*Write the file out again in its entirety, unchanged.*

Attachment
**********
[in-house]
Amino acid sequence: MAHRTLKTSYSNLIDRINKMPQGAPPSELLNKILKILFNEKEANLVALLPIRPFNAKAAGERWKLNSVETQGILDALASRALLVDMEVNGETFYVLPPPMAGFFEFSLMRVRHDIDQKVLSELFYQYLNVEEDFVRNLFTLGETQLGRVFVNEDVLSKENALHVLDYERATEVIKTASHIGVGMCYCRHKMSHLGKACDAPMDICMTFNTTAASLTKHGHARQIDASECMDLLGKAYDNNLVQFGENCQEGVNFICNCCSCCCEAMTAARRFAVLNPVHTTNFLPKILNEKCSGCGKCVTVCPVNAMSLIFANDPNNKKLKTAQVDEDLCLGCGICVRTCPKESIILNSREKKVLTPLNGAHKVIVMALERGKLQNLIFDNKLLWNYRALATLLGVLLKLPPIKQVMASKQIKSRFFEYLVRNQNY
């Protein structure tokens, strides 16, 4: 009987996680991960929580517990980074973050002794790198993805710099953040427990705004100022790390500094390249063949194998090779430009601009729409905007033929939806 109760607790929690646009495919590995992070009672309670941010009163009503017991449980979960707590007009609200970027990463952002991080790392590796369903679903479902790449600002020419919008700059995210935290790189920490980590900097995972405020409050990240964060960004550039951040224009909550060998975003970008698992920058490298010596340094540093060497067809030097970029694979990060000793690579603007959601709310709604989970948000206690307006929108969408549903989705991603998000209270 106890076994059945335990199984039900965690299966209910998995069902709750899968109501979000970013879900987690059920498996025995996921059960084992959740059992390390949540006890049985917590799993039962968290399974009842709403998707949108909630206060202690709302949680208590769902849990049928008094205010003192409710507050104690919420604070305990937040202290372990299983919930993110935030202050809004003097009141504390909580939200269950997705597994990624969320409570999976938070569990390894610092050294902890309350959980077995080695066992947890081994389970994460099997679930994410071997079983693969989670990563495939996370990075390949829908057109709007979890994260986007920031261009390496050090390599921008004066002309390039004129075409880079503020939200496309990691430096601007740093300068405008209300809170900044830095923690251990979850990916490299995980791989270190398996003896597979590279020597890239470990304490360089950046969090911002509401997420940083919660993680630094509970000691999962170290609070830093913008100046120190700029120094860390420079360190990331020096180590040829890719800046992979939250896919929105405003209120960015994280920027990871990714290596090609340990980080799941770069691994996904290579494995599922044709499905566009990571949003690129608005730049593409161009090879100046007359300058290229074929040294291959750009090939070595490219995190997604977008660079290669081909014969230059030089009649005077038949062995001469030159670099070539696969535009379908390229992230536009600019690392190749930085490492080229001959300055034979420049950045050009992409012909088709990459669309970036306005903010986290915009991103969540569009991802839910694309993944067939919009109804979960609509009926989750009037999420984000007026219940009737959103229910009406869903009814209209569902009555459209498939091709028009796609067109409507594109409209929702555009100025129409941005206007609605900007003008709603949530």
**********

[in-house]
Amino acid sequence: MAHRTLKTSYSNLIDRINKMPQGAPPSELLNKILKILFNEKEANLVALLPIRPFNAKAAGERWKLNSVETQGILDALASRALLVDMEVNGETFYVLPPPMAGFFEFSLMRVRHDIDQKVLSELFYQYLNVEEDFVRNLFTLGETQLGRVFVNEDVLSKENALHVLDYERATEVIKTASHIGVGMCYCRHKMSHLGKACDAPMDICMTFNTTAASLTKHGHARQIDASECMDLLGKAYDNNLVQFGENCQEGVNFICNCCSCCCEAMTAARRFAVLNPVHTTNFLPKILNEKCSGCGKCVTVCPVNAMSLIFANDPNNKKLKTAQVDEDLCLGCGICVRTCPKESIILNSREKKVLTPLNGAHKVIVMALERGKLQNLIFDNKLLWNYRALATLLGVLLKLPPIKQVMASKQIKSRFFEYLVRNQNY
């Protein structure tokens, strides 16, 4: 009987996680991960929580517990980074973050002794790198993805710099953040427990705004100022790390500094390249063949194998090779430009601009729409905007033929939806 109760607790929690646009495919590995992070009672309670941010009163009503017991449980979960707590007009609200970027990463952002991080790392590796369903679903479902790449600002020419919008700059995210935290790189920490980590900097995972405020409050990240964060960004550039951040224009909550060998975003970008698992920058490298010596340094540093060497067809030097970029694979990060000793690579603007959601709310709604989970948000206690307006929108969408549903989705991603998000209270 106890076994059945335990199984039900965690299966209910998995069902709750899968109501979000970013879900987690059920498996025995996921059960084992959740059992390390949540006890049985917590799993039962968290399974009842709403998707949108909630206060202690709302949680208590769902849990049928008094205010003192409710507050104690919420604070305990937040202290372990299983919930993110935030202050809004003097009141504390909580939200269950997705597994990624969320409570999976938070569990390894610092050294902890309350959980077995080695066992947890081994389970994460099997679930994410071997079983693969989670990563495939996370990075390949829908057109709007979890994260986007920031261009390496050090390599921008004066002309390039004129075409880079503020939200496309990691430096601007740093300068405008209300809170900044830095923690251990979850990916490299995980791989270190398996003896597979590279020597890239470990304490360089950046969090911002509401997420940083919660993680630094509970000691999962170290609070830093913008100046120190700029120094860390420079360190990331020096180590040829890719800046992979939250896919929105405003209120960015994280920027990871990714290596090609340990980080799941770069691994996904290579494995599922044709499905566009990571949003690129608005730049593409161009090879100046007359300058290229074929040294291959750009090939070595490219995190997604977008660079290669081909014969230059030089009649005077038949062995001469030159670099070539696969535009379908390229992230536009600019690392190749930085490492080229001959300055034979420049950045050009992409012909088709990459669309970036306005903010986290915009991103969540569009991802839910694309993944067939919009109804979960609509009926989750009037999420984000007026219940009737959103229910009406869903009814209209569902009555459209498939091709028009796609067109409507594109409209929702555009100025129409941005206007609605900007003008709603949530």